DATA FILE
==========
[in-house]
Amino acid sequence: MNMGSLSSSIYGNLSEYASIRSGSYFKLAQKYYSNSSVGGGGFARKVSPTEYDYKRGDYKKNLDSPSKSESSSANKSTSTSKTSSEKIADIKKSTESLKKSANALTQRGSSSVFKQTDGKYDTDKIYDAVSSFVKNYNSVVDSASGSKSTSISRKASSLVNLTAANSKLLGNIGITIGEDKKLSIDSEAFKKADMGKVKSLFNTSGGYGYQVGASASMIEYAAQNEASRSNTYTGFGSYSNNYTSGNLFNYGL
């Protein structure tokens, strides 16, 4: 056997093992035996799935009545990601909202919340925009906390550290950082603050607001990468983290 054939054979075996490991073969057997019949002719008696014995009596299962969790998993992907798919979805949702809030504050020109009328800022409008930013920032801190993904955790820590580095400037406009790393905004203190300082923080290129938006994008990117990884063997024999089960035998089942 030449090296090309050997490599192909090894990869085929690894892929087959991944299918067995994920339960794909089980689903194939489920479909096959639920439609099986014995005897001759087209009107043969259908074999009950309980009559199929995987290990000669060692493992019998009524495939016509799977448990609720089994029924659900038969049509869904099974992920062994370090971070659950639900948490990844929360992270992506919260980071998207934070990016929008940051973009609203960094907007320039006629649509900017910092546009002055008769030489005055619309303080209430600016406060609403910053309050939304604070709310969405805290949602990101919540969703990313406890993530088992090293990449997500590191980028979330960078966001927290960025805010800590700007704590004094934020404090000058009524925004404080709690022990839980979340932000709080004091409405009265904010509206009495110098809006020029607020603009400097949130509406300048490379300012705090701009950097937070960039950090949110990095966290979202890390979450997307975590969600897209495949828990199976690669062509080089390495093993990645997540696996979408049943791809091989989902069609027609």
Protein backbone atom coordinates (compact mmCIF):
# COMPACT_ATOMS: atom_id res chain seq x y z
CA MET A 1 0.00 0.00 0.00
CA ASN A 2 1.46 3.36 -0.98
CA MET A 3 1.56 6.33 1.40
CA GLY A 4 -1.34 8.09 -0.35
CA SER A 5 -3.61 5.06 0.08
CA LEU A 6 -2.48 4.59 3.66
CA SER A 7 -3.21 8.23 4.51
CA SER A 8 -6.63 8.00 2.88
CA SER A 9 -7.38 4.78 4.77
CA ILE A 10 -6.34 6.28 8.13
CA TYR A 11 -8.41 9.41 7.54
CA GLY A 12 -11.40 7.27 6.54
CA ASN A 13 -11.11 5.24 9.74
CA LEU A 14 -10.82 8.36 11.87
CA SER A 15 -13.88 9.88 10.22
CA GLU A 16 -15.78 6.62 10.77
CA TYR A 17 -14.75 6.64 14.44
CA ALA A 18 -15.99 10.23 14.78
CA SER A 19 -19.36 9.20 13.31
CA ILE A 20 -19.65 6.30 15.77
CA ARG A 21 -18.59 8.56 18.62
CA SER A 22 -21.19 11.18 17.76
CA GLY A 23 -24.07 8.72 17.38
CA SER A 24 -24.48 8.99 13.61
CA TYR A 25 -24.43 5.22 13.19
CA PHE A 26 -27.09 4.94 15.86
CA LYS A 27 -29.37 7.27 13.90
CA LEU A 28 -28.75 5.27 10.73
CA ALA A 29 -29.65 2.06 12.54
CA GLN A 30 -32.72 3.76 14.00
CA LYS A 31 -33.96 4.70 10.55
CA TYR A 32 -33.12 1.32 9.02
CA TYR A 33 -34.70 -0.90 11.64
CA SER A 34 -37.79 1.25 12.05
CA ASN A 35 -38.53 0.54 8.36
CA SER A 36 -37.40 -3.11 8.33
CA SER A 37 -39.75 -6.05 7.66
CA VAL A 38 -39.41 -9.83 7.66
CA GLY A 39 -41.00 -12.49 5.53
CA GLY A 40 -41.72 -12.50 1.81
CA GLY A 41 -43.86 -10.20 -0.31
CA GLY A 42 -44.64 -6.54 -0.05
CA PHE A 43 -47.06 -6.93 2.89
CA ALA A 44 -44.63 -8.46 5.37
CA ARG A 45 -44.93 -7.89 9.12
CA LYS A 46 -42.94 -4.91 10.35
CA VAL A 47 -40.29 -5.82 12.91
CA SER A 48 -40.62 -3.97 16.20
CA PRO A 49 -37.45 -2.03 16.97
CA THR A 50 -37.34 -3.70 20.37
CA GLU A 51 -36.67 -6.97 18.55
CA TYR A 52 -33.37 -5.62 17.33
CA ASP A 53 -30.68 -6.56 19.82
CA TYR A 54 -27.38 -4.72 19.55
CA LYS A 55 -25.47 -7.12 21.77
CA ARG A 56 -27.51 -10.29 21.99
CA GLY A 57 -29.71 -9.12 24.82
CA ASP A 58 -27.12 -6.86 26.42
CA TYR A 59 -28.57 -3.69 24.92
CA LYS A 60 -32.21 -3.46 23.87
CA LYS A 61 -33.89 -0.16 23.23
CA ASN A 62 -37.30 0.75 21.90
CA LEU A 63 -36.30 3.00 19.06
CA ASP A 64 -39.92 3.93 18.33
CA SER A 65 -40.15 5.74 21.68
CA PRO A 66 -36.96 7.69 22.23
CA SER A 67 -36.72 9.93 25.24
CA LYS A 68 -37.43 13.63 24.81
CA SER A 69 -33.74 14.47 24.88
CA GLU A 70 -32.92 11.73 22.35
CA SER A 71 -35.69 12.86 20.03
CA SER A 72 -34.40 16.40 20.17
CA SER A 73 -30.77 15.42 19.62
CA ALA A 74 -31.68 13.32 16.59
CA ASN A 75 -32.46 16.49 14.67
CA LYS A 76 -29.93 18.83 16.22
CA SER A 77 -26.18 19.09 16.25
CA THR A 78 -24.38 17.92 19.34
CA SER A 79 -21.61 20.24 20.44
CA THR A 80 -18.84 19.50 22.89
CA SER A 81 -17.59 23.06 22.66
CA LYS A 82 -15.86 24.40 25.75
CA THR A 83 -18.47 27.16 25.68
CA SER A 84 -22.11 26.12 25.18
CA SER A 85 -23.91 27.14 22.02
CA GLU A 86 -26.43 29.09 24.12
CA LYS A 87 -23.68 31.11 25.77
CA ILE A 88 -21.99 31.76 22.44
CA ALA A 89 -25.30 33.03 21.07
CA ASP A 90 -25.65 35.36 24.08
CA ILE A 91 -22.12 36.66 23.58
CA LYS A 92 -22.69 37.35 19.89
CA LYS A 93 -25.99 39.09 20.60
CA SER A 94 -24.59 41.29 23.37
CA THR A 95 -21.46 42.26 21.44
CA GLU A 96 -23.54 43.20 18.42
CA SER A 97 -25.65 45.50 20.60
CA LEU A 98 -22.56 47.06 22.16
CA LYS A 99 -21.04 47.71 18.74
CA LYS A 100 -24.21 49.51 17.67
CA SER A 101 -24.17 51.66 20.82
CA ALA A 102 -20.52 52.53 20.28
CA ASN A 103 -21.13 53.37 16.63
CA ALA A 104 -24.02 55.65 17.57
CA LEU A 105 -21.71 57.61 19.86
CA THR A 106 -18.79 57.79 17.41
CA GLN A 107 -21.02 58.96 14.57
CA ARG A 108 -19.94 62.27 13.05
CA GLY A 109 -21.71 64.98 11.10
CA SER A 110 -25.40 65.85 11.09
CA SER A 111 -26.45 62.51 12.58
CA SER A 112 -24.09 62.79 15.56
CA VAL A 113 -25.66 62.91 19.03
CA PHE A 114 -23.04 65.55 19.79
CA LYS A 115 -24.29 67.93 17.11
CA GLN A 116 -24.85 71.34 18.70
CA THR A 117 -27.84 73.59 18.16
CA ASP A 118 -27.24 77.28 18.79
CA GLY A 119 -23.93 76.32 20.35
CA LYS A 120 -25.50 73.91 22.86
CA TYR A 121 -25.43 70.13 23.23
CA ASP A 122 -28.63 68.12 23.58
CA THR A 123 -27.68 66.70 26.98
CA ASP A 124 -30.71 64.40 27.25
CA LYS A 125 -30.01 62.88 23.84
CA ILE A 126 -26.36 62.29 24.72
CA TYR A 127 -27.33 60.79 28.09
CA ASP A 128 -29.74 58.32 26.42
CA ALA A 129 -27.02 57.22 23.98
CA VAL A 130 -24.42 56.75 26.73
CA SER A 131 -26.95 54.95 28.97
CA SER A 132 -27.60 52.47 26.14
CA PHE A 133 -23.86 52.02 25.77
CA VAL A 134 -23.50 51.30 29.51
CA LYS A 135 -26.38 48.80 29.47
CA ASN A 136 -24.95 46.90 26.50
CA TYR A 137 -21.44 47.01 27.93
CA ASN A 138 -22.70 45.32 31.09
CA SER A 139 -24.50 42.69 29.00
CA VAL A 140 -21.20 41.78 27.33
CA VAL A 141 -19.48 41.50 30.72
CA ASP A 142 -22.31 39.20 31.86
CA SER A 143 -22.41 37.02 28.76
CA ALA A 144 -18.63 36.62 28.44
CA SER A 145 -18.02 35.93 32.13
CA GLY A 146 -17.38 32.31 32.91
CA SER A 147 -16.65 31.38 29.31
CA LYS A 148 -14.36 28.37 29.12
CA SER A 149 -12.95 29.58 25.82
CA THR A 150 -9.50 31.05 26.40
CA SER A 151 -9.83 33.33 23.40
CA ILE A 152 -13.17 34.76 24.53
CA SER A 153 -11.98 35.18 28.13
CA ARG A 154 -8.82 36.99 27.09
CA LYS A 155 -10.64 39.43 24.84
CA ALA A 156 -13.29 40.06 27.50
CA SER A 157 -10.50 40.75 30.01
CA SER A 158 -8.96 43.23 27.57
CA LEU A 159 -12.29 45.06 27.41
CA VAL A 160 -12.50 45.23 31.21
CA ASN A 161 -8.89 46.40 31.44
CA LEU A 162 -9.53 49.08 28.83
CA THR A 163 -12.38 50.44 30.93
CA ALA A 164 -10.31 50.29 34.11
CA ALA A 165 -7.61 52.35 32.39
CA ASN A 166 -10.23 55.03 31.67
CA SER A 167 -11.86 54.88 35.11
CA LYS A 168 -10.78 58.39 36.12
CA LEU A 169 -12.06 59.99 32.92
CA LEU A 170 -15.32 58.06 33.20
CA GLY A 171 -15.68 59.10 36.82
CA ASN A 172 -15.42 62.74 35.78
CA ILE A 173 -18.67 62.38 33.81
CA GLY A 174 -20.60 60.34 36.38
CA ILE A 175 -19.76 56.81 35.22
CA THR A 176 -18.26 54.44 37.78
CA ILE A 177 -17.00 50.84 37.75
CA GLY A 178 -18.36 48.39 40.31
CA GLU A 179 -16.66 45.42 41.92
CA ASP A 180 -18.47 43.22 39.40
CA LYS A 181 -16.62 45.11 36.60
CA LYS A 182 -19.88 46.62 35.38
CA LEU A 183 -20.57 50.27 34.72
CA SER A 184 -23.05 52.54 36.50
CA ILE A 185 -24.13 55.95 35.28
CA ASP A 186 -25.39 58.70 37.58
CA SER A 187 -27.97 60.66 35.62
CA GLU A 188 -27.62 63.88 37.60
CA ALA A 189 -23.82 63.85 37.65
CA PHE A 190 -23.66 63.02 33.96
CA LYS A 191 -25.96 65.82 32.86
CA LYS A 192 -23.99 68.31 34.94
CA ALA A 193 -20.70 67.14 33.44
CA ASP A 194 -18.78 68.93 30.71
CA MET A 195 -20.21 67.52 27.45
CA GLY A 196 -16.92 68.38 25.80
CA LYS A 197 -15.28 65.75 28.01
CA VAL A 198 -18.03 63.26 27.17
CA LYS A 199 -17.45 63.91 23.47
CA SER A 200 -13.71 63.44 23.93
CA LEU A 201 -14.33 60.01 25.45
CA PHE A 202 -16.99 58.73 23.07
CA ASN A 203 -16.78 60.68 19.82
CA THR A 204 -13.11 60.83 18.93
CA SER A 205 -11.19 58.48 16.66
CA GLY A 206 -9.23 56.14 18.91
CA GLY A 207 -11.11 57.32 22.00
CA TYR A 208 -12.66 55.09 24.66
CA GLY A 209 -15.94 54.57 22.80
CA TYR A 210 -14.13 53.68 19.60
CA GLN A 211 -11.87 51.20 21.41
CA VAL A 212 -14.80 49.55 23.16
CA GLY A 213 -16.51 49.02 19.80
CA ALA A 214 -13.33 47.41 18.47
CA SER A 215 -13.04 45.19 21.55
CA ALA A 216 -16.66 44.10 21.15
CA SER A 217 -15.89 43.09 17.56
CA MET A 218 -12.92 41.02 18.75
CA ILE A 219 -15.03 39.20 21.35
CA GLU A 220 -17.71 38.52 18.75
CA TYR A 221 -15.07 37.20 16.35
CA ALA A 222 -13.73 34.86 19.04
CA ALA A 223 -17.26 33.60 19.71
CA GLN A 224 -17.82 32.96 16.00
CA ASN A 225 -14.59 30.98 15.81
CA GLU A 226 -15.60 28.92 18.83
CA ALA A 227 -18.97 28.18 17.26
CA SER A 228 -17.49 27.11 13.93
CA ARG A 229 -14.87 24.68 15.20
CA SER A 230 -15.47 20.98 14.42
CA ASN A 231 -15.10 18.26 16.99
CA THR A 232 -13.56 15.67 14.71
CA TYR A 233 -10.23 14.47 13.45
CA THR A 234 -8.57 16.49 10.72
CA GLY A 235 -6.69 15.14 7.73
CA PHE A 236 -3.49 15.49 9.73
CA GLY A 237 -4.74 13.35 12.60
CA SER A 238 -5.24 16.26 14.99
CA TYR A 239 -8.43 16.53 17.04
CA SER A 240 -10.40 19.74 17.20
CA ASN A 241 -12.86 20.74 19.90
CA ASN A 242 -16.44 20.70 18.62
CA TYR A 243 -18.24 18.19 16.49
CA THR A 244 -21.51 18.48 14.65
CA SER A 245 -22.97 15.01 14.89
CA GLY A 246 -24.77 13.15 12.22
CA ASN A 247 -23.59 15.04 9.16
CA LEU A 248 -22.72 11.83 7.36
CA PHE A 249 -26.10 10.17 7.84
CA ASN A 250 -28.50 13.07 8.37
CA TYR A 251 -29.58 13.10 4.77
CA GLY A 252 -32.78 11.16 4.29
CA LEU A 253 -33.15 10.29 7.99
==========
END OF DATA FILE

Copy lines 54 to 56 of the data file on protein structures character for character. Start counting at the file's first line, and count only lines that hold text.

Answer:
CA PRO A 49 -37.45 -2.03 16.97
CA THR A 50 -37.34 -3.70 20.37
CA GLU A 51 -36.67 -6.97 18.55